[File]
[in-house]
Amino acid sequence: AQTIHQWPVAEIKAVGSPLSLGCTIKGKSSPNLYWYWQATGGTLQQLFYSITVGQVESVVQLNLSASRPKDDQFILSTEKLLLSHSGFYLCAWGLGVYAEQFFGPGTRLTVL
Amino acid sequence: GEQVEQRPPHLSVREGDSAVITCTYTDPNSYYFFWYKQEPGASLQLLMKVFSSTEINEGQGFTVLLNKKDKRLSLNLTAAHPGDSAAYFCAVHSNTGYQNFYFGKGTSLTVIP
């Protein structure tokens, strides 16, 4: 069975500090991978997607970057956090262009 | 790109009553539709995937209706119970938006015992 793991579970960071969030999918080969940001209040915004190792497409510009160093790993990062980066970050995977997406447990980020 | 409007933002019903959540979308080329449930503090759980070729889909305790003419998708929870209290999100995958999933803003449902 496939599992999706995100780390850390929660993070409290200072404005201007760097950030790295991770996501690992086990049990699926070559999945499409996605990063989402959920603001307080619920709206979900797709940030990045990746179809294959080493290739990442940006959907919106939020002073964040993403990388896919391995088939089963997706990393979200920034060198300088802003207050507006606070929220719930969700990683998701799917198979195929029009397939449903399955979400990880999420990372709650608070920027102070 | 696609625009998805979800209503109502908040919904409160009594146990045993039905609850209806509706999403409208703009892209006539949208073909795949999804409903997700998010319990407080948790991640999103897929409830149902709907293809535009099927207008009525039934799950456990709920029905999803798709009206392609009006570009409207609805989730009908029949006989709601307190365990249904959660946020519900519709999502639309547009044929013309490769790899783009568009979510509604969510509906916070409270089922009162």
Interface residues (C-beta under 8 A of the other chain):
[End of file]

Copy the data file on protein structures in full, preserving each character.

[in-house]
Amino acid sequence: AQTIHQWPVAEIKAVGSPLSLGCTIKGKSSPNLYWYWQATGGTLQQLFYSITVGQVESVVQLNLSASRPKDDQFILSTEKLLLSHSGFYLCAWGLGVYAEQFFGPGTRLTVL
Amino acid sequence: GEQVEQRPPHLSVREGDSAVITCTYTDPNSYYFFWYKQEPGASLQLLMKVFSSTEINEGQGFTVLLNKKDKRLSLNLTAAHPGDSAAYFCAVHSNTGYQNFYFGKGTSLTVIP
């Protein structure tokens, strides 16, 4: 069975500090991978997607970057956090262009 | 790109009553539709995937209706119970938006015992 793991579970960071969030999918080969940001209040915004190792497409510009160093790993990062980066970050995977997406447990980020 | 409007933002019903959540979308080329449930503090759980070729889909305790003419998708929870209290999100995958999933803003449902 496939599992999706995100780390850390929660993070409290200072404005201007760097950030790295991770996501690992086990049990699926070559999945499409996605990063989402959920603001307080619920709206979900797709940030990045990746179809294959080493290739990442940006959907919106939020002073964040993403990388896919391995088939089963997706990393979200920034060198300088802003207050507006606070929220719930969700990683998701799917198979195929029009397939449903399955979400990880999420990372709650608070920027102070 | 696609625009998805979800209503109502908040919904409160009594146990045993039905609850209806509706999403409208703009892209006539949208073909795949999804409903997700998010319990407080948790991640999103897929409830149902709907293809535009099927207008009525039934799950456990709920029905999803798709009206392609009006570009409207609805989730009908029949006989709601307190365990249904959660946020519900519709999502639309547009044929013309490769790899783009568009979510509604969510509906916070409270089922009162």
Interface residues (C-beta under 8 A of the other chain):